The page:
DISC THREE: Light Rhythms: Music and Abstraction presents a number of films that emphasize avant-garde abstract forms of texture and shapes, light and shadows. Le retour à la raison (1923), Man Ray’s first motion picture, was quickly completed after being informed that he had been scheduled as a contributor of a new experimental film to be presented at a Dadaist gathering a film that hadn’t yet been made. Editing live footage with exposed raw stock covered with springs, sand, thumbtacks and nails, Man Ray created a spontaneous avant-garde masterpiece. Transferred from an excellent 35mm print once held by Douris UK (now held by the Cohen Media Group). The film is accompanied by a contemporary George Antheil music score performed by Guy Livingston. 3 minutes.
Le ballet mécanique (1924), created by Fernand Léger and Dudley Murphy, has been restored from the definitive color-toned 35mm print from the Frederick Kiesler film collection, with color inserts from the color-tinted 35mm print held by the EYE Film Instituut Nederland. The film has been synchronized for the first time ever with the experimental George Antheil music piece in its original instrumentation of 16 player pianos, airplane propellers, electric bells, sirens, etc. Absolutely one of the highlights of the DVD collection. 16 minutes.
Anémic cinéma (1926) directed by Marcel Duchamp (Rrose Sélavy) alternates between entrancing revolving spirals and French wordplay. Within the context of its title, the film is a brief wry comment on avant-garde film itself and an excuse (and perhaps an apology) for graphical experimentation. Transferred from a very-good to excellent 35mm print from Det Danske Filminstitut. Accompanied by an amusing synthesizer and digital piano music score by Donald Sosin. 7 minutes.
[Looney Lens: Anamorphic People] (1927) is unreleased footage by Fox Newsreel cameraman Al Brick shot through distorting mirrors. La folie du Docteur Tube (1915) is far more interesting. Transferred from a very-good 35mm print held by the University of South Carolina Newsfilm Archive. Accompanied by digital Rhodes-piano music by Shane Ryan. 2 minutes.
Out of the Melting Pot (1928) is a series of reverse-motion melted film frames that transition into motion footage of zoo animals. Ho-hum. Transferred from a very-good sepia-toned 35mm print from the Larson-Casselton film collection. Accompanied by synthesizer music performed by Eric Beheim. 2 minutes.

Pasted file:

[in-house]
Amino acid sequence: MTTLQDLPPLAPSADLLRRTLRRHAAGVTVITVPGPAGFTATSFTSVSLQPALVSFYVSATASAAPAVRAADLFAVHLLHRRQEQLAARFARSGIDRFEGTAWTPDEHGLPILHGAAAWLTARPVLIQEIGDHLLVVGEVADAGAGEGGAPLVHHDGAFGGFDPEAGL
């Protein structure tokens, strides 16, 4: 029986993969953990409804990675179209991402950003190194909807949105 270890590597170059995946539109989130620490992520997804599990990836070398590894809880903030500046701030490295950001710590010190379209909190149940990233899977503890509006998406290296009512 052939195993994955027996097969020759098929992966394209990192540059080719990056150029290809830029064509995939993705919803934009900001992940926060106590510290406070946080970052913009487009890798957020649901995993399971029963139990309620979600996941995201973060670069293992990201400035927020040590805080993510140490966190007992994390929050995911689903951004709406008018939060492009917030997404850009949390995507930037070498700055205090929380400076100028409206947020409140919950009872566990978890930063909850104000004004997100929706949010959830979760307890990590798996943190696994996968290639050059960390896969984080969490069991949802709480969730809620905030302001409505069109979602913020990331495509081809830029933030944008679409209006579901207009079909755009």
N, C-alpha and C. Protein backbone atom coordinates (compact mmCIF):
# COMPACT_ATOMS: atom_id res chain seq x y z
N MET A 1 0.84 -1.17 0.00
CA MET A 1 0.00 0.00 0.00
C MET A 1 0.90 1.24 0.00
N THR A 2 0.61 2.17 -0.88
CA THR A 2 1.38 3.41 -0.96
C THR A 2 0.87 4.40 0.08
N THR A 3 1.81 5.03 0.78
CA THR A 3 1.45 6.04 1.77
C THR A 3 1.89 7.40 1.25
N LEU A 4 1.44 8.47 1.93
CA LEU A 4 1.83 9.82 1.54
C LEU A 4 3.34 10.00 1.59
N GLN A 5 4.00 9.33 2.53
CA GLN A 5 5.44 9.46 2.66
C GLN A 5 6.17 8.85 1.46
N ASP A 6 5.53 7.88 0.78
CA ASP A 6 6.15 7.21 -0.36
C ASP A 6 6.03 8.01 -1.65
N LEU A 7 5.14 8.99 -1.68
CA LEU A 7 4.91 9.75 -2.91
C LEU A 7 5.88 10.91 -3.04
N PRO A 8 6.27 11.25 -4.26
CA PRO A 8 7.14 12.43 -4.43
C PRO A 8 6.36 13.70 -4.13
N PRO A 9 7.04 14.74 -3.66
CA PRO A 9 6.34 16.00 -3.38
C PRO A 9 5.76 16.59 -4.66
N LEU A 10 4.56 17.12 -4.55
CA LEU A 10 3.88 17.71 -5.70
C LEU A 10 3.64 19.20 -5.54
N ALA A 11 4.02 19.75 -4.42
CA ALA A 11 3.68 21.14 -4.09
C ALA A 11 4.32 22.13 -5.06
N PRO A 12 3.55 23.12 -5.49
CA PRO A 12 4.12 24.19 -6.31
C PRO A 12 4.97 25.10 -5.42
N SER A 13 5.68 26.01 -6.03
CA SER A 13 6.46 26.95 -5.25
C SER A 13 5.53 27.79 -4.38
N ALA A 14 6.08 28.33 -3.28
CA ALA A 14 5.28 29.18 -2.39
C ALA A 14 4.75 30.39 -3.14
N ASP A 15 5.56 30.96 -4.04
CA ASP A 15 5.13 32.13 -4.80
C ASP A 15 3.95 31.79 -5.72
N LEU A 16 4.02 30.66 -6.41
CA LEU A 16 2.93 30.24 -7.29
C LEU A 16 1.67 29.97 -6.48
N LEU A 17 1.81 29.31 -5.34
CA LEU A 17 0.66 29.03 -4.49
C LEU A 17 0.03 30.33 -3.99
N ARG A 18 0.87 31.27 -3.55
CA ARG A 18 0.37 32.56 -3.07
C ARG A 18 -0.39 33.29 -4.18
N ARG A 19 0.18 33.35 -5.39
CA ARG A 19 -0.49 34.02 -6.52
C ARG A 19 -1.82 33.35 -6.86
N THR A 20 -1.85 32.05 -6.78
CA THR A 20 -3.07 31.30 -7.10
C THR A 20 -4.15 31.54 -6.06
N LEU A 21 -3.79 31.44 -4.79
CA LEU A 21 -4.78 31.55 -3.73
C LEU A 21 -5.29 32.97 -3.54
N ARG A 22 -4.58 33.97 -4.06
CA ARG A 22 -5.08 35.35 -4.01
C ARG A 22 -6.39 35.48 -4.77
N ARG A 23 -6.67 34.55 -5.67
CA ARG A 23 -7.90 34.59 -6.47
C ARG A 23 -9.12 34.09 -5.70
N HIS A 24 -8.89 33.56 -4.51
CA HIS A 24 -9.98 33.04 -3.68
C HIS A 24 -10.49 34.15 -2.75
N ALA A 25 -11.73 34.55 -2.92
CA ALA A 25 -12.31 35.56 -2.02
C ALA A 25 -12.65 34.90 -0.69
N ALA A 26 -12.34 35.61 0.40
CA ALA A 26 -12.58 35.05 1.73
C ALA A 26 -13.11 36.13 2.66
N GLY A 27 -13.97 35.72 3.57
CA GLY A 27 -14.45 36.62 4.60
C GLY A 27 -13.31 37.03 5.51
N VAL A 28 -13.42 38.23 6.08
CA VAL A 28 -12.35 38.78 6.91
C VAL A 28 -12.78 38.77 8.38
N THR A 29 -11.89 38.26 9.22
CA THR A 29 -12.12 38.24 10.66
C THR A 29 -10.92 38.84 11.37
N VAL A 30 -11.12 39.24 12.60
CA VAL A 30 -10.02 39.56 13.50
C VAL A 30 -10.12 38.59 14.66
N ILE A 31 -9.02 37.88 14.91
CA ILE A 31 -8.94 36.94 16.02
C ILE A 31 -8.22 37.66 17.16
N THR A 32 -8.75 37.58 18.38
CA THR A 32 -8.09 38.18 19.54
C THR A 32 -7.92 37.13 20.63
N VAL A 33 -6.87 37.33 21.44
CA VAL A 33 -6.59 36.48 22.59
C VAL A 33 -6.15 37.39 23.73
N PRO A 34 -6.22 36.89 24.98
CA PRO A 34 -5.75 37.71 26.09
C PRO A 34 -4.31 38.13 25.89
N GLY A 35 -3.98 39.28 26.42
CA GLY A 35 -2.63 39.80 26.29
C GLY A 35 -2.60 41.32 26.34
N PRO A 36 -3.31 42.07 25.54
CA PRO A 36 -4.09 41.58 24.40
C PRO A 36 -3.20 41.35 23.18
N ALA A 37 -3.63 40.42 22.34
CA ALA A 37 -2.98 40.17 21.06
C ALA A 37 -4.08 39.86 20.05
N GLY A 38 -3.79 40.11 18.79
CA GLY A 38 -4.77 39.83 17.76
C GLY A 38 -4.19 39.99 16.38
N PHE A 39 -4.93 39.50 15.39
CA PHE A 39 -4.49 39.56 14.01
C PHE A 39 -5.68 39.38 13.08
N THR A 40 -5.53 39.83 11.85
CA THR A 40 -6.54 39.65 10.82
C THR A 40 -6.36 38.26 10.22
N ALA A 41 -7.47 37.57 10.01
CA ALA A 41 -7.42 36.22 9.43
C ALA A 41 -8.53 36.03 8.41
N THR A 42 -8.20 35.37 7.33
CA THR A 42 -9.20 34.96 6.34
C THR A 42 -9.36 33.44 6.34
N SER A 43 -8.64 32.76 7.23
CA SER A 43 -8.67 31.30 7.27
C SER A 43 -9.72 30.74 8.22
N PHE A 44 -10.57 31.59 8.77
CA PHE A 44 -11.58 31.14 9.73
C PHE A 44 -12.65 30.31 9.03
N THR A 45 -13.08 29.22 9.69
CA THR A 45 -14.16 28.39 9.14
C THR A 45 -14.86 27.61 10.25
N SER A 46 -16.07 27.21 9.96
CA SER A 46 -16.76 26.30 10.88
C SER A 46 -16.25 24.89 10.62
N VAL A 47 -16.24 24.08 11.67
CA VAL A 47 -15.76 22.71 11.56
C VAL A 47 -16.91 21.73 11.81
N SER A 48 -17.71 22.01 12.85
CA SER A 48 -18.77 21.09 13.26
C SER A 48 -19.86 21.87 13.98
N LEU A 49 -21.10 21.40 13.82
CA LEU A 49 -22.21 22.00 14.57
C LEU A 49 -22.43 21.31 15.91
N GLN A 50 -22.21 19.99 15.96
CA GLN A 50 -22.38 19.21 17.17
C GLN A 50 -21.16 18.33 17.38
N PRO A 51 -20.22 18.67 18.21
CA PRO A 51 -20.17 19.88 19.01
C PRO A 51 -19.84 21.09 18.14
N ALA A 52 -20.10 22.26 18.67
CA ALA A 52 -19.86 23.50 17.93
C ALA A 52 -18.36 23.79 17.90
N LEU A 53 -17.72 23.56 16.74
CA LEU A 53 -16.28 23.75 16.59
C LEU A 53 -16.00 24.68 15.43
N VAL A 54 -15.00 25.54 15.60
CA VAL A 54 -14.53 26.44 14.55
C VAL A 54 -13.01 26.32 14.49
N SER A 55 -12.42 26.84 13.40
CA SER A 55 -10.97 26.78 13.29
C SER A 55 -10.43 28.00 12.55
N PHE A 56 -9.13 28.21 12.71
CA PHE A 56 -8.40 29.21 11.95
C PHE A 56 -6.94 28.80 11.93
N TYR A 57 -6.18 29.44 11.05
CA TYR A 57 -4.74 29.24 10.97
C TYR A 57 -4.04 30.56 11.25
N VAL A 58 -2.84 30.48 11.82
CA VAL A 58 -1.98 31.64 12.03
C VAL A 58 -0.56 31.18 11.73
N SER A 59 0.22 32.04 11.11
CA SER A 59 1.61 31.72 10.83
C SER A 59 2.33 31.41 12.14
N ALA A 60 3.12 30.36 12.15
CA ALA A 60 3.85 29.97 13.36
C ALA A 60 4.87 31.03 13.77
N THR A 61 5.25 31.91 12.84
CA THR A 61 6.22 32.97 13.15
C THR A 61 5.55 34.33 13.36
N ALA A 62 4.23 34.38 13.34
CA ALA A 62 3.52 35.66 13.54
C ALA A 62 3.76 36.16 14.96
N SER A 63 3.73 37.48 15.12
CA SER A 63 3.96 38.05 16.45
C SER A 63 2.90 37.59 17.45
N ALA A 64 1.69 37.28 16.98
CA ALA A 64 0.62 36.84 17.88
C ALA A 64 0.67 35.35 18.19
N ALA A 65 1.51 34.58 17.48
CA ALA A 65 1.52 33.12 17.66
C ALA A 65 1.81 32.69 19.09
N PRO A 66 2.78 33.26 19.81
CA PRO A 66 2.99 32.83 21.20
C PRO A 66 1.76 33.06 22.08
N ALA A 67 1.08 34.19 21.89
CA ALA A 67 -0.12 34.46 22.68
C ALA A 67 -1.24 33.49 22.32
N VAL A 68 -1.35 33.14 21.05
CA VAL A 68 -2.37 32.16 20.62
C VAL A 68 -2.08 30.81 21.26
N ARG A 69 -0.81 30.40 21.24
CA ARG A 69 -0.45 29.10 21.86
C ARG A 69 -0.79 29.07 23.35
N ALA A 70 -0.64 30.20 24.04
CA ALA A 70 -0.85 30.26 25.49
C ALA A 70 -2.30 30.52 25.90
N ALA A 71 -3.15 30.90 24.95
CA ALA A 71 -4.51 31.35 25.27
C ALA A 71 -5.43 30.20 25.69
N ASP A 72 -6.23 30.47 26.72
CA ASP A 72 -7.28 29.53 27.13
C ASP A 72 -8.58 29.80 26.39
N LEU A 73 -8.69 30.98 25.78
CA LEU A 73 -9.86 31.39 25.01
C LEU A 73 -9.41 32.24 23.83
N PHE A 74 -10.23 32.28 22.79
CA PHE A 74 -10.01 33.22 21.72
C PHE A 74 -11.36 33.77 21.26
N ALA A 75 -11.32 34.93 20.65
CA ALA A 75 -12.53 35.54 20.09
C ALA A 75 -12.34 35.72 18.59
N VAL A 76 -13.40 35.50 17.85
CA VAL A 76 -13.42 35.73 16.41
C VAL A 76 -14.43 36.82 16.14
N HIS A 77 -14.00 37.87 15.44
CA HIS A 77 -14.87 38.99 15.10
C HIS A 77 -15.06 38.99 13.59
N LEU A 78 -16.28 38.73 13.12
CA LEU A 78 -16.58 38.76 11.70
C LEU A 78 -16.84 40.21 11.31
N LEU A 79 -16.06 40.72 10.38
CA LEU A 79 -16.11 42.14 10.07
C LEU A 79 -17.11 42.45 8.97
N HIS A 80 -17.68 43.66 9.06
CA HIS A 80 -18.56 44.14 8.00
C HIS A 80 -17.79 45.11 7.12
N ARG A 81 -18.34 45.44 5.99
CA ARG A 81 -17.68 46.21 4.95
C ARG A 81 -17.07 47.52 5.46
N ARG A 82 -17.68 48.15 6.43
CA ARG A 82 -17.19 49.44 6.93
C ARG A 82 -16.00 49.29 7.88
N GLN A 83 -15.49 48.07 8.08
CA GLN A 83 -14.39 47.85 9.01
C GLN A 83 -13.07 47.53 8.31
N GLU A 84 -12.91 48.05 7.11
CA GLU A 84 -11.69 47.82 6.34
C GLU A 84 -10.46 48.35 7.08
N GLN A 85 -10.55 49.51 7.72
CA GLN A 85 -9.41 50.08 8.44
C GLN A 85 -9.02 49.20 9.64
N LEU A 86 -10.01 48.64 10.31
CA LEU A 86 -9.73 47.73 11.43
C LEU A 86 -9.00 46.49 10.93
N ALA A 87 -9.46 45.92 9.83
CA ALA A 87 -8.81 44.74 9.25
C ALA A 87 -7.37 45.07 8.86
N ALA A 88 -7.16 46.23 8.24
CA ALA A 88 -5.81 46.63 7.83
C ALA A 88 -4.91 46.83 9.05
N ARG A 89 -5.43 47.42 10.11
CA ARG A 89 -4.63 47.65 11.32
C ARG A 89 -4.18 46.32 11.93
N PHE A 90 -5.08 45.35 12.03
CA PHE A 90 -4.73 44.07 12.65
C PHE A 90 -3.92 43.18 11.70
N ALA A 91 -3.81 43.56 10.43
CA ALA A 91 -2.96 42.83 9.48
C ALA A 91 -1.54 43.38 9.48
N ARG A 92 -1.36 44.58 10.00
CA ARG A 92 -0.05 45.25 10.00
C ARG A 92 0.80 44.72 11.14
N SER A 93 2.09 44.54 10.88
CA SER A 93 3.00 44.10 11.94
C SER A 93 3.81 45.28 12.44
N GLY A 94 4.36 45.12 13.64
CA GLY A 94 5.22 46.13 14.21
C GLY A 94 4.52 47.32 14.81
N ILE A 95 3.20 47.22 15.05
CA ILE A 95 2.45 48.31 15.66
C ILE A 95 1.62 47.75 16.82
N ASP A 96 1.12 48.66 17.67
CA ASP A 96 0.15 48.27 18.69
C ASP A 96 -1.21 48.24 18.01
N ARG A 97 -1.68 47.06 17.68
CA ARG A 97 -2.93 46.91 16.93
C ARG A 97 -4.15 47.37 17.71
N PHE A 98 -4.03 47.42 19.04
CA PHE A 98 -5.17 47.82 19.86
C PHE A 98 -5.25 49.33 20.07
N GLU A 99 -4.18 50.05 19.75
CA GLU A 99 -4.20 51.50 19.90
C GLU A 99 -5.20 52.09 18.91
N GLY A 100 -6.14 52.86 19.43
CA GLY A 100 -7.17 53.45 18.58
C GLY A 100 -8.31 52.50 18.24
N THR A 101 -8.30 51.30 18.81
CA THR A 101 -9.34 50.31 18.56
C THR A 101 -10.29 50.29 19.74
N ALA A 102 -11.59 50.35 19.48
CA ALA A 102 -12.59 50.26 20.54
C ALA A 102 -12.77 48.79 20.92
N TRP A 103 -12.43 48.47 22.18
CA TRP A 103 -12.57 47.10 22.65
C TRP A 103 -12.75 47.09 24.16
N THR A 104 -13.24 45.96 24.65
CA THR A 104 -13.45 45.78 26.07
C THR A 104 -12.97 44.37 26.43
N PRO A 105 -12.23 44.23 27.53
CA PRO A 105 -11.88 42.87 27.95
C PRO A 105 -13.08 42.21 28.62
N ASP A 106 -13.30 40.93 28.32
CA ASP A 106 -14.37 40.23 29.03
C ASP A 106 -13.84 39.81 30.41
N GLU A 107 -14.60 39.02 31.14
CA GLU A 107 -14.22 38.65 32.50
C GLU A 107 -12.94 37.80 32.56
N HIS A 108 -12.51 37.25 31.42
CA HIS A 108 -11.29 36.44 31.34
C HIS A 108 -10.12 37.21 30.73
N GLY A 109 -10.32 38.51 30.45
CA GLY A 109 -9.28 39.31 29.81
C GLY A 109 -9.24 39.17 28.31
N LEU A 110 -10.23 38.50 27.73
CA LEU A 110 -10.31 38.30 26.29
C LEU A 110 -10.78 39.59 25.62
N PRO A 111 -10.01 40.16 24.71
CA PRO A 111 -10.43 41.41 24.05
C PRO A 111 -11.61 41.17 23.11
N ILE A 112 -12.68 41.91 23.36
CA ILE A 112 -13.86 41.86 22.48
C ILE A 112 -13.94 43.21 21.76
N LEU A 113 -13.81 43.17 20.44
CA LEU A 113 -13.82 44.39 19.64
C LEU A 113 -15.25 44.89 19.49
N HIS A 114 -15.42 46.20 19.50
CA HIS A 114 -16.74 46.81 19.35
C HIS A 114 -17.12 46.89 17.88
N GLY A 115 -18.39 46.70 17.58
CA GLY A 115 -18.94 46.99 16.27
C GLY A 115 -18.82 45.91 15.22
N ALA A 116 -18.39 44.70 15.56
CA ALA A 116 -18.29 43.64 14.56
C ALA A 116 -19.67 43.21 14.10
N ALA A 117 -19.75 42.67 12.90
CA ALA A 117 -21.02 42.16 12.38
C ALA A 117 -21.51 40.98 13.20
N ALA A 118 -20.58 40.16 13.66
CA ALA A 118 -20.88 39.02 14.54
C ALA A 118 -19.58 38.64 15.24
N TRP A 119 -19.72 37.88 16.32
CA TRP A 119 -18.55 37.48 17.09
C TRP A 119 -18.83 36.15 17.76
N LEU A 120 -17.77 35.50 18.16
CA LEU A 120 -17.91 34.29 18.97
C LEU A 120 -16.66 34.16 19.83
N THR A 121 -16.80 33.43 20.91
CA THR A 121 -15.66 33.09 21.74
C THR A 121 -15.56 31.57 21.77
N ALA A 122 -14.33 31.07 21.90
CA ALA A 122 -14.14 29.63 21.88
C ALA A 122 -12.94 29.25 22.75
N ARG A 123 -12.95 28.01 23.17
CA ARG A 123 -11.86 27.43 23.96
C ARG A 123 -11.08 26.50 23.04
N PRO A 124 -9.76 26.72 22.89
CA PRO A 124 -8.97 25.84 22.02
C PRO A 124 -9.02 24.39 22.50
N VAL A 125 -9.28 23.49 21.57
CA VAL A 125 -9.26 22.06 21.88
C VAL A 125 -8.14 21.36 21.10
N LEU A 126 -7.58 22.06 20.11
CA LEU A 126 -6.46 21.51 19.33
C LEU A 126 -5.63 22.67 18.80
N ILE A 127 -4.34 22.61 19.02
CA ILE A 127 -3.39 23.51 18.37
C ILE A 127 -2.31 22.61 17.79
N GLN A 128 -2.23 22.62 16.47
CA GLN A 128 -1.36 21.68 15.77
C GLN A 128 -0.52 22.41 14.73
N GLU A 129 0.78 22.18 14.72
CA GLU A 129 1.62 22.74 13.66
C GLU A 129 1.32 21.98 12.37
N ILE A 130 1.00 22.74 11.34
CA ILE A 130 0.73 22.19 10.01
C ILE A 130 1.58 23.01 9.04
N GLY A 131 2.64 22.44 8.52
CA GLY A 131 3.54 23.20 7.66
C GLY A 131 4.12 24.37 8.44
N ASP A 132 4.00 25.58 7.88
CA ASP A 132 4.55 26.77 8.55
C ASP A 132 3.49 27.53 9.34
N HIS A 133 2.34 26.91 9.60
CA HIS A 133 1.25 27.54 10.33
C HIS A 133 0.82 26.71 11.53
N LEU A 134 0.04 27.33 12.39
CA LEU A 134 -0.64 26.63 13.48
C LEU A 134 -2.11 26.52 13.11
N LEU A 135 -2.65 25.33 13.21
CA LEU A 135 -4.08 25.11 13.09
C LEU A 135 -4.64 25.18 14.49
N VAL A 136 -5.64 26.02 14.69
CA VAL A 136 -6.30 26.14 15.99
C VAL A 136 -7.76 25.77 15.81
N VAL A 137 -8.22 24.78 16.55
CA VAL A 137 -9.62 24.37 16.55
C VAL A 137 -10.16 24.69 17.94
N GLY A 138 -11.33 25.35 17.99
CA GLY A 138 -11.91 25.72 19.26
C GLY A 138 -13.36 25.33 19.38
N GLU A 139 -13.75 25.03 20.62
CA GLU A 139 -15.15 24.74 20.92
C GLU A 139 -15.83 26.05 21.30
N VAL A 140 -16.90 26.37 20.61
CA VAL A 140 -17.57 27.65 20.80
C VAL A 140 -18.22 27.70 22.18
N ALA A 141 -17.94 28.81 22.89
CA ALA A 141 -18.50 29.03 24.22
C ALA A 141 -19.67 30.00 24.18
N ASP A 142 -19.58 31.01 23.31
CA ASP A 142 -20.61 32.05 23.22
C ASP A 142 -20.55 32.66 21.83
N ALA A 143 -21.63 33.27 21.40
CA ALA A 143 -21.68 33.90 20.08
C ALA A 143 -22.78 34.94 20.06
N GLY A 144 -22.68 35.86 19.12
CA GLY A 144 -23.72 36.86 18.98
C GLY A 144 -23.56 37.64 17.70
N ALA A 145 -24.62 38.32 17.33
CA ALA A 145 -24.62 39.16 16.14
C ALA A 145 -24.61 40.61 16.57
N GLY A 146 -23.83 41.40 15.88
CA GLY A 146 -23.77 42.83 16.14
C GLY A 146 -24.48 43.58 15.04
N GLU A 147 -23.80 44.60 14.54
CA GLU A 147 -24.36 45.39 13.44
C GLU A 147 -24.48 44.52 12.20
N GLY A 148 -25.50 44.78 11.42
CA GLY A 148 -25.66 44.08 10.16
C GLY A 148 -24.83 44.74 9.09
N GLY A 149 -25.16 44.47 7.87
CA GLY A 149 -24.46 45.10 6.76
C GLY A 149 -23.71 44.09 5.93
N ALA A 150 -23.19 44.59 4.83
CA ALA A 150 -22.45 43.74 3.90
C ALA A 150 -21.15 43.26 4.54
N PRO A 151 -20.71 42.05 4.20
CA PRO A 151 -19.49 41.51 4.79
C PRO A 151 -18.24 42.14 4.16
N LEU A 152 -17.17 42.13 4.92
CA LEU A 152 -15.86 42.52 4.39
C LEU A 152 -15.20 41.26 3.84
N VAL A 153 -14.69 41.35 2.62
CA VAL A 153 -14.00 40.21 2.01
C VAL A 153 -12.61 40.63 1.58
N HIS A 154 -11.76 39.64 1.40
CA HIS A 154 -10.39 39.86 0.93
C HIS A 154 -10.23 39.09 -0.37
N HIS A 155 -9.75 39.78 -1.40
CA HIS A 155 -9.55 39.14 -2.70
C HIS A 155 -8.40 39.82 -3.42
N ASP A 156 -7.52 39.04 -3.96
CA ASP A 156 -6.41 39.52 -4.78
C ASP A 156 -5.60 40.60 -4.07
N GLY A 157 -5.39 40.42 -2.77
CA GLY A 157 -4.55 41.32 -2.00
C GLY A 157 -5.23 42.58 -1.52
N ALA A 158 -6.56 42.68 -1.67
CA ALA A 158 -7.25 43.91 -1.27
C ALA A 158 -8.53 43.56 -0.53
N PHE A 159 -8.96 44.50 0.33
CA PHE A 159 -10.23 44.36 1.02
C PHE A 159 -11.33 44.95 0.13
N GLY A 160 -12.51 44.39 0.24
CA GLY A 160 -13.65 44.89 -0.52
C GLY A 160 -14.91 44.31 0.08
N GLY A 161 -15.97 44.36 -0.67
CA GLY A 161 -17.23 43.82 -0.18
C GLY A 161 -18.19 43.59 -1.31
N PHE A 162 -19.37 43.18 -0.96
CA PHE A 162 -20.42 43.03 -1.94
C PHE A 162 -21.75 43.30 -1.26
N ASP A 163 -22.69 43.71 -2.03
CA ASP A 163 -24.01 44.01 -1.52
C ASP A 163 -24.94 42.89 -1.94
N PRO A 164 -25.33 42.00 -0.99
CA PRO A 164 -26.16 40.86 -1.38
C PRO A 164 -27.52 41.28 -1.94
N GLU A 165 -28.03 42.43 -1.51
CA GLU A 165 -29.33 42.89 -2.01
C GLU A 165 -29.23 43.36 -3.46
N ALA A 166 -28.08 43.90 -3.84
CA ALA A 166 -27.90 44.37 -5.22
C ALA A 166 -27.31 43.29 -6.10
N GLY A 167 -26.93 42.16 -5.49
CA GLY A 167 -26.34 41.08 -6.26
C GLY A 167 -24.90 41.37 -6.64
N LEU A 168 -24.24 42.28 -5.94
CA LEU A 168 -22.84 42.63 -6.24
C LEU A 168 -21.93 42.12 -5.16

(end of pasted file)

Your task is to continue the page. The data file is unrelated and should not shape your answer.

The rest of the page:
H2O (1929) by Ralph Steiner presents a wide variety of shots of water that, nonetheless, are edited together at an interest-maintaining pace. A beautiful film and a good thematic complement to Regen (1929). Transferred from a very-good 35mm print held by Anthology Film Archives. Accompanied by a digital piano music score by Donald Sosin. 11 minutes.
More wet Ralph Steiner work is represented by Surf and Seaweed (1930), which is not as visually stimulating. Transferred from an excellent 35mm print from the Museum of Modern Art. Accompanied by music composed by Marc Blitzstein and performed by Eric Beheim. 13 minutes.
Followed by a series of Slavko Vorkapich montage sequences from a variety of Hollywood films: The Furies (1934), transferred from an excellent 35mm print from Film Preservation Associates (3 minutes); sequences from Manhattan Cocktail (1928), The Wolf of Wall Street (1929) and Sins of the Fathers (1928), transferred from very-good to excellent 35mm prints provided by Paramount Pictures Corporation and Film Preservation Associates (3 minutes); the original Vorkapich and final release versions of a sequence from The Firefly (1937), transferred from excellent 35mm prints held by Film Preservation Associates and Turner Entertainment Company (3 minutes); two sequences from Maytime (1937), transferred from an excellent 35mm print from Turner Entertainment Company (4 minutes).
Along a similar line is an energetic Charleston montage sequence from So This is Paris (1926), directed by Ernst Lubitsch. Transferred from a very-good to excellent 35mm print from Turner Entertainment Company. Accompanied by synthesizer music performed by Eric Beheim. 5 minutes.
Light Rhythms (1930) by Francis Bruguière and Oswell Blakeston is pure cinema abstraction, being abstract paper sculpture sparingly lit by roaming light. Transferred from an excellent but speckled 35mm print from Anthology Film Archives. Accommpanied by music composed by Jack Ellitt and performed by Donald Sosin. 5 minutes.